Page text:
Another Women’s Center Director Confession: On Trolls and Harassment

Every once in a while on Facebook, I’ll post a “Women’s Center Director Confession” as a nod to truth, vulnerability, and my acknowledgement that I am always growing and learning when it comes to gender, gender equity, women’s issues and beyond. This confession needed more space than was Facebook-appropriate so I’m taking to the blog to write this latest reflection.


It’s been a year since the Women’s Center first started getting trolled on our Facebook page. In response, we created filters on our accounts to block those posts. The troll found a way around that by posting comments on photos. We created more filters and still the troll found ways to battle us. We blocked the accounts and new ones were created. Staff members were named and fat-shamed or slut-shamed in the posts. In the trolling posts, words were always spelled wrong and the grammar was worse so we did what we could do to laugh about it and find power in doing our own shaming of their editing skills in person together. We did inquire if there were ways to track IP addresses and see if the troll could be identified, but the quest seemed hopeless.

I wanted to share some of the trolling

I wanted to share some of the trolling “receipts” but they were too jarring to share on blog page that aims at being a safe and inclusive online space.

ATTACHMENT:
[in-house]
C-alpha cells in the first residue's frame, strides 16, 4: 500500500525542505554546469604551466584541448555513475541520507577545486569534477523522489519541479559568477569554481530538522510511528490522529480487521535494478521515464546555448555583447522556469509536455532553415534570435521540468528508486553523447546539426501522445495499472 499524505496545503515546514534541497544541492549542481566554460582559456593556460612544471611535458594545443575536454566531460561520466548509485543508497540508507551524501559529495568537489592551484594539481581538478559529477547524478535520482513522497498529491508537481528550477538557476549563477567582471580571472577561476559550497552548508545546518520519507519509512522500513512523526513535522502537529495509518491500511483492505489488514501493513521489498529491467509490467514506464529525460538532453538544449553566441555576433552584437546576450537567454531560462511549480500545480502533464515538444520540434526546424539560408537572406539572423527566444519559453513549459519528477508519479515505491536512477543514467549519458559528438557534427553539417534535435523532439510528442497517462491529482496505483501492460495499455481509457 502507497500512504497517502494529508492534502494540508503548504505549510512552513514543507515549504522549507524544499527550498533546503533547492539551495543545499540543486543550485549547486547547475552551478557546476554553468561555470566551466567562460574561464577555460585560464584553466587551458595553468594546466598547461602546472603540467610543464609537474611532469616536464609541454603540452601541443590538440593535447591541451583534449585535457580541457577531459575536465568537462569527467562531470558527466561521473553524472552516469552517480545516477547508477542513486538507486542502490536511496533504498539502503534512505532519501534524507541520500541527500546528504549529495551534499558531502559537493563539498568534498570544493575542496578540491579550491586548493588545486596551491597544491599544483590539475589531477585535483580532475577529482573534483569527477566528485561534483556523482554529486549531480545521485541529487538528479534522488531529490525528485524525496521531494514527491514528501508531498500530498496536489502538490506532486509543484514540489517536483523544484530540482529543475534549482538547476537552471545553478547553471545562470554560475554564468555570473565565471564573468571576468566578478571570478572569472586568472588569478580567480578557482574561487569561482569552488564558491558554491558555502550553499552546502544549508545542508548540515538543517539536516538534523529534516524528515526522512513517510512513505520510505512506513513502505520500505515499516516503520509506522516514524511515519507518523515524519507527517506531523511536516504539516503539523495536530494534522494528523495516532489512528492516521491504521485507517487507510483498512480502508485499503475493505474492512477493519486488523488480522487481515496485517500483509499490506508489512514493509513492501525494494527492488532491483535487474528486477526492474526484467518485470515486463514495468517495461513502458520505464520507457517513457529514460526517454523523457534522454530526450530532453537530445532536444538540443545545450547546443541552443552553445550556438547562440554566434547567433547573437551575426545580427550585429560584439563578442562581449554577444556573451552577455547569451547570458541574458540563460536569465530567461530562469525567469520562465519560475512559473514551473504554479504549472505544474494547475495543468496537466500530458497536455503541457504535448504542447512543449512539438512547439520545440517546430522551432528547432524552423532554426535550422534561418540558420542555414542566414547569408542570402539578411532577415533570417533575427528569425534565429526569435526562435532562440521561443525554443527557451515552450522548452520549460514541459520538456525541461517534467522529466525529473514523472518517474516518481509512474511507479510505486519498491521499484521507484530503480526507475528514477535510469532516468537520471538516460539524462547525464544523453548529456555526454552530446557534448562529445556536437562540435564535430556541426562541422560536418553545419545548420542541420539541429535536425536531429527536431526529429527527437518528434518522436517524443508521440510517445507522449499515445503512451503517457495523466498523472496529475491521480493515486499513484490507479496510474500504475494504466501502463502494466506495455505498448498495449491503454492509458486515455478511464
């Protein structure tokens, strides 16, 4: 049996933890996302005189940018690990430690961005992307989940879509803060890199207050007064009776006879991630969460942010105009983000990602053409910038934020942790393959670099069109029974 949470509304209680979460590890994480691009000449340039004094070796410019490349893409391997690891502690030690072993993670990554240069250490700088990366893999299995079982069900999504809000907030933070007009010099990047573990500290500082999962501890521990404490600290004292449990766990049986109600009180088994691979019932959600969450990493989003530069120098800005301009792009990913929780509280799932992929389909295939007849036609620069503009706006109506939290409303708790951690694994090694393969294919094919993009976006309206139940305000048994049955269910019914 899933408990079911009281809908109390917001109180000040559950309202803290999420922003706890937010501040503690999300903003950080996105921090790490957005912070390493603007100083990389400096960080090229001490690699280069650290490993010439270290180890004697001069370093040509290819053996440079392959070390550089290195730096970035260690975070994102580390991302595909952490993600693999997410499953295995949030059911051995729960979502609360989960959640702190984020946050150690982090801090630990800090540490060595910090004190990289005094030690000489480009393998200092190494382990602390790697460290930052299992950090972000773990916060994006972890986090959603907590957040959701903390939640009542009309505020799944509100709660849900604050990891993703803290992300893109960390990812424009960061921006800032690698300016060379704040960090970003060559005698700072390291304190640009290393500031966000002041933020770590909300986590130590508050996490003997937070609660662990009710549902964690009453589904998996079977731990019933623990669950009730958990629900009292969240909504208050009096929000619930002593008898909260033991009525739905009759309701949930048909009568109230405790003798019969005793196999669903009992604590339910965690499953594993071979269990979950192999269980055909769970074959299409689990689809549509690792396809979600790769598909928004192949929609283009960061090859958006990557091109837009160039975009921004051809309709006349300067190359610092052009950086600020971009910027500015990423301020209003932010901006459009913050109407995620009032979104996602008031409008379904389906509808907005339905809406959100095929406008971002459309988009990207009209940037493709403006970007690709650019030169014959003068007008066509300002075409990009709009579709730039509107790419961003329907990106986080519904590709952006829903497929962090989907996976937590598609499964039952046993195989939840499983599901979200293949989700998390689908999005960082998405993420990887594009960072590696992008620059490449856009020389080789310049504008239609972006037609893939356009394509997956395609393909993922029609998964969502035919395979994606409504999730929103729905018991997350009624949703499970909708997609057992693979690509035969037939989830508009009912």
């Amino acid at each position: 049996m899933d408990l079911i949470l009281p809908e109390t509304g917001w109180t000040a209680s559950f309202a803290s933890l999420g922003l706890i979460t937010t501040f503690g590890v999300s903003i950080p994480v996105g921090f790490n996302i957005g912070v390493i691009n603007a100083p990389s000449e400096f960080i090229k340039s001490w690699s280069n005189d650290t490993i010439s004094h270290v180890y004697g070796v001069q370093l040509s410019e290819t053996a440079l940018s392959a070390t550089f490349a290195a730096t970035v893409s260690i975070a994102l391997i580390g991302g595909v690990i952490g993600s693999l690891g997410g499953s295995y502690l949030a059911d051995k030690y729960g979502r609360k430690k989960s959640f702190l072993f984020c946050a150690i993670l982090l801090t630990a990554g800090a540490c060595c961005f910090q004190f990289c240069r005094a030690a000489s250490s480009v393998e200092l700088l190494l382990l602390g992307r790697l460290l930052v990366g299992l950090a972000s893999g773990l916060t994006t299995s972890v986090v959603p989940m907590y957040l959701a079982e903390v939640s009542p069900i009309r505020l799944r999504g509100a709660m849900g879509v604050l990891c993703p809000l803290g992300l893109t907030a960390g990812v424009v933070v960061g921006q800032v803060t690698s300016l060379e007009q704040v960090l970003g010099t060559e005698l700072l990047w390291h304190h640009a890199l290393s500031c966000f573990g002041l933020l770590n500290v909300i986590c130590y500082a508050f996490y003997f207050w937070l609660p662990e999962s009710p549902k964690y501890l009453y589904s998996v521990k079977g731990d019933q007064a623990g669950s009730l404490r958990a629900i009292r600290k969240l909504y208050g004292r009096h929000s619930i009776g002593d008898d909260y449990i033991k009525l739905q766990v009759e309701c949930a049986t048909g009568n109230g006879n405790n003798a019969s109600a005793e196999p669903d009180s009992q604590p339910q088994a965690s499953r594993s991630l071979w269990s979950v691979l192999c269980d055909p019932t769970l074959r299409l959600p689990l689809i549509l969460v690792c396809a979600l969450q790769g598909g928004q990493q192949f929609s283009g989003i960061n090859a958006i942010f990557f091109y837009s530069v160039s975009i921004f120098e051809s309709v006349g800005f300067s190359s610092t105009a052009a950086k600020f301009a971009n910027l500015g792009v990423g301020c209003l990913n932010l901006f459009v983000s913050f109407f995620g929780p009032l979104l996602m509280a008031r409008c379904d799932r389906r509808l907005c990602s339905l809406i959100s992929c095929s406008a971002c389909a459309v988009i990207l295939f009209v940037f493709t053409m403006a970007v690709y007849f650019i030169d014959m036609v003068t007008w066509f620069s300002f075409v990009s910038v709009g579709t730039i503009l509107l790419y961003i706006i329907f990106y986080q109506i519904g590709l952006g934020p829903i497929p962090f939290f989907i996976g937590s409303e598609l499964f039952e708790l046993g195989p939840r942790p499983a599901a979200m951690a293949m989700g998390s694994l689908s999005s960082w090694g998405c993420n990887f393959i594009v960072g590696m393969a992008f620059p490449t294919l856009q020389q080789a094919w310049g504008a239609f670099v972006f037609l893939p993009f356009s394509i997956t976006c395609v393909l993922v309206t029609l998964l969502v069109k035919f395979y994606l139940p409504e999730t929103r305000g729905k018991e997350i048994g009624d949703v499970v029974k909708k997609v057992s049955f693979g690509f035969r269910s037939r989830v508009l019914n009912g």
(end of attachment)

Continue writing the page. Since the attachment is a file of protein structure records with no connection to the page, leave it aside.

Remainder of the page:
As summer turned into the fall semester, in addition to the online harassment, the Women’s Center staff also began to experience what I call face-to-face trolling. A group of guys would sit in the lounge area outside the Women’s Center front door seemingly not paying attention to anyone but themselves and their video games until individual staff members walked by. Suddenly, their conversations would shift to laughing about “wanting to f*** fat b******” or having threesomes or something transphobic. This was experienced in different ways by almost all the staff members in the Women’s Center and some of our regular community members, but it went on for several weeks without anyone bringing it up to each other. To each of us individually the comments were just odd and frustrating but not seen as a repeated pattern of harassment that needed to be addressed. Until one day, a staff member finally did mention one of these odd interactions during a staff meeting. Suddenly, all of us were sharing similarly weird interactions and comments made as we passed by the guys as well. In our ah-ha moment, we also began to wonder with each other if perhaps the online trolling and face-to-face trolling were somehow connected.

I reached out to others for help and while their responses varied, for the most part they weren’t as supportive as I thought they might be which led me to remain hesitant in pressing the issue further. So, I let it go on for far too long and with a laundry list far too long of various levels and examples of harassment. Looking back on the experience, I wish I would have called out (or called in, if you prefer) our allies to rally behind us sooner. I wish. Having had a lot of time to reflect on this, I’ve identified two big reasons on why I didn’t ask for help. 

The first. Pure and simple sexism that had manifested within me as a type of gaslighting. Was it really a big deal? Was I over-analyzing the situation? Was I being the stereotypical crazy** lady who just is too damn sensitive and needed to lighten up? I thought, probably, maybe, yes???

Second, we were the Women’s Center. The Women’s Center is supposed to be the office helping others experiencing harassment and not necessarily the other way around. I needed to fix this. It started to feel like a dirty little secret. I felt embarrassed and ashamed. I felt like it was my fault. (For a more in-depth read on internalizing victim-blaming, check out this post shared on our blog).